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Altus AFB, first AETC base to test new Instrument Landing System

ALTUS AIR FORCE BASE, Okla. – Tech. Sgt. Brandon Sutliff, 97th Communications Squadron, NCO in charge of airfield systems, opens the inside of an instrument landing system at the 35 right airfield, Jan. 13, 2011. An ILS transmits, monitors and distributes frequencies to antennas on the airfield that travels to the aircraft, helping pilots land during inclement weather. (U.S. Air Force photo by Airman 1st Class Franklin Ramos / 97th Air Mobility Wing Public Affairs / Released)

ALTUS AIR FORCE BASE, Okla. – Tech. Sgt. Brandon Sutliff, 97th Communications Squadron, NCO in charge of airfield systems, opens the inside of the old instrument landing system at the 35 right airfield, Jan. 13, 2011. An ILS transmits, monitors and distributes frequencies to antennas on the airfield that travels to the aircraft, helping pilots land during inclement weather. (U.S. Air Force photo by Airman 1st Class Franklin Ramos / 97th Air Mobility Wing Public Affairs / Released)

ALTUS AIR FORCE BASE, Okla. -- Altus AFB was recently selected by a Virginia scientific, engineering and technology applications company to be the first Air Education and Training Command base to test an innovative new Instrument Landing System.

The McLean, Va.-based Science Applications International Corporation is scheduled to begin installation of the ILS on the outside runway Jan. 23.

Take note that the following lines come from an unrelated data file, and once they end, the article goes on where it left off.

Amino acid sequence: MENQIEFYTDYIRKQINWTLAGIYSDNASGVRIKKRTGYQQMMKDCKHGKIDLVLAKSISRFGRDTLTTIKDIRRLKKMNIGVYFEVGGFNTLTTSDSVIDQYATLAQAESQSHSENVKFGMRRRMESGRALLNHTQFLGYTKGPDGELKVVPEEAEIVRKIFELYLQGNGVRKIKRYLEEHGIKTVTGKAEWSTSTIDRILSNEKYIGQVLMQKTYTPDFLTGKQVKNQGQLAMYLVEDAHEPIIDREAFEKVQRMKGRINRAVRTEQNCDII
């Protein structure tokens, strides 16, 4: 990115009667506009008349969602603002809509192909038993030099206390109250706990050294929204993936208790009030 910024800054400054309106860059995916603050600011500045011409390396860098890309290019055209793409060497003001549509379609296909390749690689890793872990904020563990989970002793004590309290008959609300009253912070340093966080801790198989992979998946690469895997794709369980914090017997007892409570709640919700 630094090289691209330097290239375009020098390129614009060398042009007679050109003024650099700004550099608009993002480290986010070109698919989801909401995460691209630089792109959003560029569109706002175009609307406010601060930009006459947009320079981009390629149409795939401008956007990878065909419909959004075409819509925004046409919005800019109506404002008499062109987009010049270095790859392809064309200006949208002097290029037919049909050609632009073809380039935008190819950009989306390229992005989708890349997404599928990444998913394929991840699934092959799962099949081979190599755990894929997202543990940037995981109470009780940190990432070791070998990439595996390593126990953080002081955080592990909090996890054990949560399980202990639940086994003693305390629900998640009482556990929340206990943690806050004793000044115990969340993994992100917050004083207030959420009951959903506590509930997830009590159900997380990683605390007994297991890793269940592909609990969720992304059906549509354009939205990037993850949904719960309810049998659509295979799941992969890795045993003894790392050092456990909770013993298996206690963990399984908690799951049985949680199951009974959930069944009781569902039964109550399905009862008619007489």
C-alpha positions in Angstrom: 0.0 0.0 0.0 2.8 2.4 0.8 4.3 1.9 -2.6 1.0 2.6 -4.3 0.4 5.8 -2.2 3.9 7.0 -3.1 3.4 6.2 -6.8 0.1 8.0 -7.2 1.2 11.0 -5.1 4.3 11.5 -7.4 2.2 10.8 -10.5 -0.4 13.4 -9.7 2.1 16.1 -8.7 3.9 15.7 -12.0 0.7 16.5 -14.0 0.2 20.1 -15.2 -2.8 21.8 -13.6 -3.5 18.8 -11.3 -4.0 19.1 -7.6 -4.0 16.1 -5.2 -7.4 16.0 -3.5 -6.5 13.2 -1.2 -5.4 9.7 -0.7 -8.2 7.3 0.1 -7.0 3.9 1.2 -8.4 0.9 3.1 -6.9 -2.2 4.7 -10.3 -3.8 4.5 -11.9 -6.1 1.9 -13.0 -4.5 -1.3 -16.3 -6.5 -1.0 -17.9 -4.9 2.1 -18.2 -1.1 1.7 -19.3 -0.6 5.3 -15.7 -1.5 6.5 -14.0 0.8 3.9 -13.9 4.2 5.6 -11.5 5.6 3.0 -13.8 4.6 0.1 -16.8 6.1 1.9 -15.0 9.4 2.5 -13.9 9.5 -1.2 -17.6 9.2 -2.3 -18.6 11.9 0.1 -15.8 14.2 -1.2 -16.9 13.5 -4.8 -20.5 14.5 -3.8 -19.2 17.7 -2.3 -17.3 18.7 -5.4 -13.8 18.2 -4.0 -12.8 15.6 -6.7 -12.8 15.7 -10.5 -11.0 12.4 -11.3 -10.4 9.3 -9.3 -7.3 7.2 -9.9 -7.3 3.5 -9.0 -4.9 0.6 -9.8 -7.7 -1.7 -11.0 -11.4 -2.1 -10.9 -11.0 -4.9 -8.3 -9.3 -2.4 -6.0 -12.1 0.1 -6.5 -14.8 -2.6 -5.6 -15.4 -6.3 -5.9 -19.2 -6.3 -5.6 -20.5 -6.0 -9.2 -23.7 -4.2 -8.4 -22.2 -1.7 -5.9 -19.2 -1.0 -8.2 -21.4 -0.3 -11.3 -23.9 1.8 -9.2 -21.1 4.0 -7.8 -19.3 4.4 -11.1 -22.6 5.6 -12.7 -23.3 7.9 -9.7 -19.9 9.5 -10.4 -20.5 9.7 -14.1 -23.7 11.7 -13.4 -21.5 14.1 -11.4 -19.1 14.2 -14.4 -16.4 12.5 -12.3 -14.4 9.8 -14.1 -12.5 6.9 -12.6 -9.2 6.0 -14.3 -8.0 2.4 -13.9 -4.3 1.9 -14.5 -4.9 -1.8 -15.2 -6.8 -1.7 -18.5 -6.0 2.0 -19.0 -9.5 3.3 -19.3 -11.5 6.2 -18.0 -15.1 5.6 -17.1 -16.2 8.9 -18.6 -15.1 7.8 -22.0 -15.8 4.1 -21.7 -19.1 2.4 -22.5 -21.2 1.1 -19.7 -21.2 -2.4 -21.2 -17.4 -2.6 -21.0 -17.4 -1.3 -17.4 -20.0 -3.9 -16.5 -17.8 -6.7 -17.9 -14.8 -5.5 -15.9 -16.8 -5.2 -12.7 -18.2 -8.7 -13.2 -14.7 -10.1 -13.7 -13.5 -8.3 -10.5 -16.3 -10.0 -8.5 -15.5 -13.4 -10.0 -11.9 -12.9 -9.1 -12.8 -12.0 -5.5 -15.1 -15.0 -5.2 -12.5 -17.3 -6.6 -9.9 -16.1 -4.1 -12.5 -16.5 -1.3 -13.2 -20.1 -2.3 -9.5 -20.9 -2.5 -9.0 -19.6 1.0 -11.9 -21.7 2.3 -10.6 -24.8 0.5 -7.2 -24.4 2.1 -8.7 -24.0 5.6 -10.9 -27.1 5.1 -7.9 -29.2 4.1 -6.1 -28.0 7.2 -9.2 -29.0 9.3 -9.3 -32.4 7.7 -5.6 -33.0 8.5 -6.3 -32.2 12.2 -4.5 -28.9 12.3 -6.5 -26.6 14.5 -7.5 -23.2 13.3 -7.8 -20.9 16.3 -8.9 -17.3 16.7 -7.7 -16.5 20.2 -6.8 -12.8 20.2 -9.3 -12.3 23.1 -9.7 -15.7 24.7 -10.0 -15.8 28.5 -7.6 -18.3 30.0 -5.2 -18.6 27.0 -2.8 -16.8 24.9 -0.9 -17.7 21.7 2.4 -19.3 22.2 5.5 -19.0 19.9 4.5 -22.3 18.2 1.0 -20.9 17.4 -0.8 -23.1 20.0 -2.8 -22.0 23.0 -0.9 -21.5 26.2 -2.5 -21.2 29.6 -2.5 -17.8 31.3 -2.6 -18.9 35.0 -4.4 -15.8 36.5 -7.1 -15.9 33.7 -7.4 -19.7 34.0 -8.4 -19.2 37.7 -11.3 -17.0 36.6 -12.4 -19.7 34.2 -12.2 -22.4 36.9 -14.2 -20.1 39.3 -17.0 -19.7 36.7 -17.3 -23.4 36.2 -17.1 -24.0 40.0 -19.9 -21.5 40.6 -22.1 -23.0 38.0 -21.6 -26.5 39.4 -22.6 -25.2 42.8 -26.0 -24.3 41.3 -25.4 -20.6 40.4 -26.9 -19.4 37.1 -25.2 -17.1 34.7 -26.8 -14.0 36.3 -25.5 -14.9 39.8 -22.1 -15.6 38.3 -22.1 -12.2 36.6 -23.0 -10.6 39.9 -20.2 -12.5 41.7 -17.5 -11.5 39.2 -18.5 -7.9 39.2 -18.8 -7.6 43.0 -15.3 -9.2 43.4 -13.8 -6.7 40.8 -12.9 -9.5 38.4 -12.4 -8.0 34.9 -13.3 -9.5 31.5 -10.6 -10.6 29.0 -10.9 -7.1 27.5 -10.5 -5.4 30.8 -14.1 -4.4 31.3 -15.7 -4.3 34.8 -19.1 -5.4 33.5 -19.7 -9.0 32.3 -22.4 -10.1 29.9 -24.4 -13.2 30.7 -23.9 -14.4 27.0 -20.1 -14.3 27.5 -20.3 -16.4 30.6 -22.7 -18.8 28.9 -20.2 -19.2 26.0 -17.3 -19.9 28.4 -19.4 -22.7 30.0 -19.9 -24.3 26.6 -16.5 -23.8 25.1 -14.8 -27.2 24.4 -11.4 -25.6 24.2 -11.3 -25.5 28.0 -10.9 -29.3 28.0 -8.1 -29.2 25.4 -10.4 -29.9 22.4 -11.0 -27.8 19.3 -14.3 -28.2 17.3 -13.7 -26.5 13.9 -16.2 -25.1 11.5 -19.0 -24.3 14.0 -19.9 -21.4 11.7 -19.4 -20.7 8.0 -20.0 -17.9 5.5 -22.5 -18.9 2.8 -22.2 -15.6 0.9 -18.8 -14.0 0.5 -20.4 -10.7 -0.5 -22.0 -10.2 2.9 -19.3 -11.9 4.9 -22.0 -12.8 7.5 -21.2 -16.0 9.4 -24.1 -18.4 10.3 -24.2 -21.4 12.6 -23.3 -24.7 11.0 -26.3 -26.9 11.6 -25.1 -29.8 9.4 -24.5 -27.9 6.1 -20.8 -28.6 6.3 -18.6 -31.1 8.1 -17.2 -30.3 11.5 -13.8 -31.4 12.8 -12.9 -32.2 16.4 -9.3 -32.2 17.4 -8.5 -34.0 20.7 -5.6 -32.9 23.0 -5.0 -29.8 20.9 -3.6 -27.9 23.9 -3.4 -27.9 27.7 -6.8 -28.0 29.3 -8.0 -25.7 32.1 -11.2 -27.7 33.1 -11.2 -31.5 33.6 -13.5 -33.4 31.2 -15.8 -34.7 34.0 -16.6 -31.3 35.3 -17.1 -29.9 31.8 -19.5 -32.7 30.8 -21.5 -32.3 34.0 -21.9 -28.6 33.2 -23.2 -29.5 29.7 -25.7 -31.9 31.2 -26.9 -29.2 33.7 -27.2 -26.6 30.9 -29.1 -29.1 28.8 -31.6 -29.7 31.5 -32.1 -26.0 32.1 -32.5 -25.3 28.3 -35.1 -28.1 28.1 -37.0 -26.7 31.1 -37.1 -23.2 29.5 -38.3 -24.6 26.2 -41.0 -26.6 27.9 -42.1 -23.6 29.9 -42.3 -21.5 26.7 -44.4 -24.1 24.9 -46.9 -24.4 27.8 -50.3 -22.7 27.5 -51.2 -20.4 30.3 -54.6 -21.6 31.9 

"We look forward to continuing our support of the USAF as we work to replace legacy ILS systems with reliable and proven components that are updated, more efficient and cost effective," said Glenn SanGiacomo, SAIC senior vice president and business unit general manager.

Once the new system is installed it will be tested here for about a year.

"It will take about two weeks to install the new equipment," said Master Sgt. Randall W. Ward, 97th Communications Squadron operations flight superintendent. "The Federal Aviation Association will then flight check it to make sure it is working properly and after that, it will go through first-article testing for about a year before they will decide if the system is going to work Air Force wide."

The ILS transmits 15 nautical miles and gives pilots the approach to the runway. There are two systems - the localizer guides pilots left or right and the glide scope gives pilots the correct angle for landing, usually being three degrees. An ILS is usually used during inclement weather, but since Altus is a training base, pilots use the system more often because of training requirements.

"The old system is much larger than the new system," Ward said. "We are going to the digital age. The major difference between the old and new system is the new system will be remotely maintained and monitored from one centralized location at Tinker AFB, Okla., rather than by technicians here. This will reduce cost to manage it and save money, which is the goal of the Air Force."

The members of the 97th CS will be the first AETC communications squadron to experience the new ILS.

"I think it is awesome," Ward said. "We have very sharp guys here so that is a lot of the reason why they picked us to test the system. It is like getting the jump on everyone else. Our guys are going to see this system and learn about it before everyone else so they will be that much more ahead."

The new ILS was previously tested at Langley AFB, Va.
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